1 Introduction

Besides the shock of the human lives lost to the disease, when the Covid-19 pandemic broke out, the global public opinion was in awe by the sight of the main non-pharmaceutical intervention that governments put in place almost everywhere – lockdowns. The images of an immobile world created an unexpected dystopic landscape. The prohibition to step out of home emptied cities, highways, stations and airports. Like in a postatomic fantasy, media spread out pictures and videos of the usually most crowded venues of the planet – from Shibuya Station in Tokyo to Heathrow Airport in London – without a living soul in the middle of the day. After decades of reckless increase in the number of airline travellers, for instance, in April 2020 these were no more than 3 per cent their number a year earlier (Recchi et al., 2022). No other nonviolent event could have looked more antinomic – and thus revealing – of the nature of social life in late modernity.

In the pre-Covid-19 era, the number of international trips had been on a steady and uninterrupted rise since at least 1960 – from 69 million to almost 3 billion border crossings per year (Recchi, 2015, 2016; Recchi et al., 2019). Never in history have human beings had such an ease to move out of their usual residences – whether on daily commutes, weekend trips, holiday travel or (although not across the board) long-term migration spells.Footnote 1 This is clearly more the case for the rich, whose lifestyle is often patterned after frequent journeys. Nonetheless, the drop in the cost of travel has also facilitated the (shorter-haul and less exotic) mobility of the less privileged, at least in high-income countries (e.g. Demoli and Subtil, 2019). Spatial mobility has thus progressively become a hallmark of our age, as social theorists Zygmunt Bauman and John Urry happened to remark already by the turn of the millennium (Bauman, 1998; Urry, 2000). In the second half of the twentieth century, the absence of large-scale wars, economic growth, progress in transportation and ICT developments – that is, the major keys to globalization – paved the way to a more mobile world. While the aftermath of the Covid-19 pandemic and a possibly higher sensitivity to the climate impact of fuel-propelled mobility may styme this pre-existing trend, human mobility will hardly cease to be part and parcel of what it means to live in the twenty-first century – not the least because global inequality and climate change also spur migration (Barnett & McMichael, 2018; Milanović, 2019; Rigaud et al., 2018).

For a comprehensive take of the topic, we must acknowledge its different manifestations – first of all, in spatial terms. Human mobility is a multiscale phenomenon, spanning from the micro (local) to the meso (national) and macro (international) level. Repeated national surveys show that all of these levels saw an increase in the last decades of the twentieth century (for instance, in Germany: Zumkeller, 2009). People spend more time in mobility and cover a larger distance per time/unit than they were used to do. The second dimension that thus needs to be acknowledged is the temporal manifestation of mobility. Movements can be temporary, seasonal or longer term/permanent. The third dimension that fundamentally shapes individuals’ mobility experiences as well as legal and policy responses to it is the reason for mobility, including voluntary reasons (such as tourism, work, education or family reasons) or forced displacement (as a result of conflict or natural disasters), with or without documentation. In practice demarcations are not always clear, since reasons are often mixed and people are often motivated to move by a multiplicity of factors (Mixed Migration Centre, 2020), and intersections between migration and other forms of circular mobility are growing (Skeldon, 2018). Think, for instance, about ‘gap years’ and ‘sabbaticals’, not only in academia.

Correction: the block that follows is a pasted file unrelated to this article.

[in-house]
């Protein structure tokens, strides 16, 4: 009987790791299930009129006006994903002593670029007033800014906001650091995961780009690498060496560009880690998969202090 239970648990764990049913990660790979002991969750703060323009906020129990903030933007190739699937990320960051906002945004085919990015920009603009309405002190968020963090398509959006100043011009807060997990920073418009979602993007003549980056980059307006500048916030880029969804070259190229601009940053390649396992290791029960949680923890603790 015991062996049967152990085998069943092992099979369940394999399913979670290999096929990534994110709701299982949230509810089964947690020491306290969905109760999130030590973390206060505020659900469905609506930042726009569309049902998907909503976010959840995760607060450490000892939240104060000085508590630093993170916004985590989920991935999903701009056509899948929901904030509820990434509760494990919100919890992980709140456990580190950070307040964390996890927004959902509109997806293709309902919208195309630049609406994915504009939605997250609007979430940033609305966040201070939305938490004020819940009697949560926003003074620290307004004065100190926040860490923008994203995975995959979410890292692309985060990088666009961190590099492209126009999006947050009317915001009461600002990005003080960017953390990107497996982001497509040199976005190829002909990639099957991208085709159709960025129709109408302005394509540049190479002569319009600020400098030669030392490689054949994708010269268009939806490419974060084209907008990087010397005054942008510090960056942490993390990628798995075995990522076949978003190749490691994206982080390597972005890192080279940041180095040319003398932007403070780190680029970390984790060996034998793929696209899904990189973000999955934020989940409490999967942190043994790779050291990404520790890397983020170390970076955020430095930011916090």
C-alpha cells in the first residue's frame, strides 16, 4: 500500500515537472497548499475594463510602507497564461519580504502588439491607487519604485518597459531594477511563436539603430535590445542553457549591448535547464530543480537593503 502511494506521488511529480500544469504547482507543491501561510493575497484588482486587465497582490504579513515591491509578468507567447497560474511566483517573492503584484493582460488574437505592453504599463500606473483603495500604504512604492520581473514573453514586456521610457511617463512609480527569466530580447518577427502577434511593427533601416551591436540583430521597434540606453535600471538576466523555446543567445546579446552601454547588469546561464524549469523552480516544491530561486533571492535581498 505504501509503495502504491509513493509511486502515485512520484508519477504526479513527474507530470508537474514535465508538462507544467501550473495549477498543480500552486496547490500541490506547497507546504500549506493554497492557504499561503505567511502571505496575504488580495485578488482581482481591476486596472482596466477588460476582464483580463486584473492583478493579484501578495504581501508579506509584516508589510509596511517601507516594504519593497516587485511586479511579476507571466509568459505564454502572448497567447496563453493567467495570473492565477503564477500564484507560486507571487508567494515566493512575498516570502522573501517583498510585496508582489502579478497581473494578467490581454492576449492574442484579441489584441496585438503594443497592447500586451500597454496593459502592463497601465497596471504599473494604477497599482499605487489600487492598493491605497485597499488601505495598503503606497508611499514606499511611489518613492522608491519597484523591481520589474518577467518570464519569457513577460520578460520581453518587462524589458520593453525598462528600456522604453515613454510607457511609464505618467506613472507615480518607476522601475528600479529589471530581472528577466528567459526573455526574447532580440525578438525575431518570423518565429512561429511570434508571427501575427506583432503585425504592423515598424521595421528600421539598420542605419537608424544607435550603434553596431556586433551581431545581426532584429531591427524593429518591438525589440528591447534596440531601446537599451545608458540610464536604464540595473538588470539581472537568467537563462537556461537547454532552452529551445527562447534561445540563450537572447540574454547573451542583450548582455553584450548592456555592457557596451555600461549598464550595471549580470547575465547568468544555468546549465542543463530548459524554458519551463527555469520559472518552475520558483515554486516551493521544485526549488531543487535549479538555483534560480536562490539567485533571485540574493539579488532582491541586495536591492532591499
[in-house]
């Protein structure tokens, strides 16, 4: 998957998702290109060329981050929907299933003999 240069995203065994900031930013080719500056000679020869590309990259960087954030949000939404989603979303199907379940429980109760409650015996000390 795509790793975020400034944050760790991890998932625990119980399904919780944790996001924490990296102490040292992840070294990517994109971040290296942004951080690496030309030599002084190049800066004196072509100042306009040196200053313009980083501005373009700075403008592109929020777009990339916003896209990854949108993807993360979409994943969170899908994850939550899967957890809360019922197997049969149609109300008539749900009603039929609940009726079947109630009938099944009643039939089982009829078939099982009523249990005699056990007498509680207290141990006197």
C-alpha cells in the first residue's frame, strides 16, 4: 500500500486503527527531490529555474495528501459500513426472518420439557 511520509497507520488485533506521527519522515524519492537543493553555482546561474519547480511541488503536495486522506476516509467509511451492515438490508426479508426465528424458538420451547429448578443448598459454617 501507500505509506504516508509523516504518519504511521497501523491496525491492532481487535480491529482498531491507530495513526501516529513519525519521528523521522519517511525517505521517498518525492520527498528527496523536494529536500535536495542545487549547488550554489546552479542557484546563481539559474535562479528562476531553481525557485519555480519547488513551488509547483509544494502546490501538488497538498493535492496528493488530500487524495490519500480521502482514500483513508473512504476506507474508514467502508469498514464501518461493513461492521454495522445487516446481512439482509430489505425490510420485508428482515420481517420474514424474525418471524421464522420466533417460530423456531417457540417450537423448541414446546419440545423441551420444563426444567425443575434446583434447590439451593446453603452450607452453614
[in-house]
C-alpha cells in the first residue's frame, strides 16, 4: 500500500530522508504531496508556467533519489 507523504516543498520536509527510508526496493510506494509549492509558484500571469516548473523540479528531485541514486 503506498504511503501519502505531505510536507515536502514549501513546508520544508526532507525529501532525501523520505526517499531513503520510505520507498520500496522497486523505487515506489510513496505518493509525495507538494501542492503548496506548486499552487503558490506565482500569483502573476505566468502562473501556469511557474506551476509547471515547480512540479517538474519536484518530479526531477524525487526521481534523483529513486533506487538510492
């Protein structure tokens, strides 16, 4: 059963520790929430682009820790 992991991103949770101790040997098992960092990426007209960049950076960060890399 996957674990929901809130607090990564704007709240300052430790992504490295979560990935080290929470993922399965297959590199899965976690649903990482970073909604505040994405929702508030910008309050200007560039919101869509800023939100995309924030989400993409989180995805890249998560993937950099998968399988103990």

While mobility is a fundamental element of human freedom with real and perceived value for all groups affected by it, the historical intensification of mobility – and its likely spatial-temporal clustering in certain sites (for instance, global cities) or certain periods (for instance, during end-of-year festivities) – is a key concern from a policy perspective. We mention here just two issues that have come to the fore in recent years, partly in conjunction with the Covid-19 crisis – beyond the epidemiological risk that is openly associated with the movement of virus-carrying population.

First is the ‘evasiveness of remote workers’ through mobility. Since the outbreak of the pandemic, firms increasingly operate partly or completely remote, asking or allowing workers to ‘work from home’. Such a shift, which was already present in some industries like IT, may spur white collars’ relocation even at long distance – including abroad – as ‘digital nomads’. Some countries introduced so-called digital nomad visas (Bloom, 2020; Hughes, 2018) that can be used to track such mobility. Mobility in free movement zones, or if workers relocate short term on tourist visas, often goes unrecorded yet may be of increasing interest for policies related to such mobilities, including tax issues.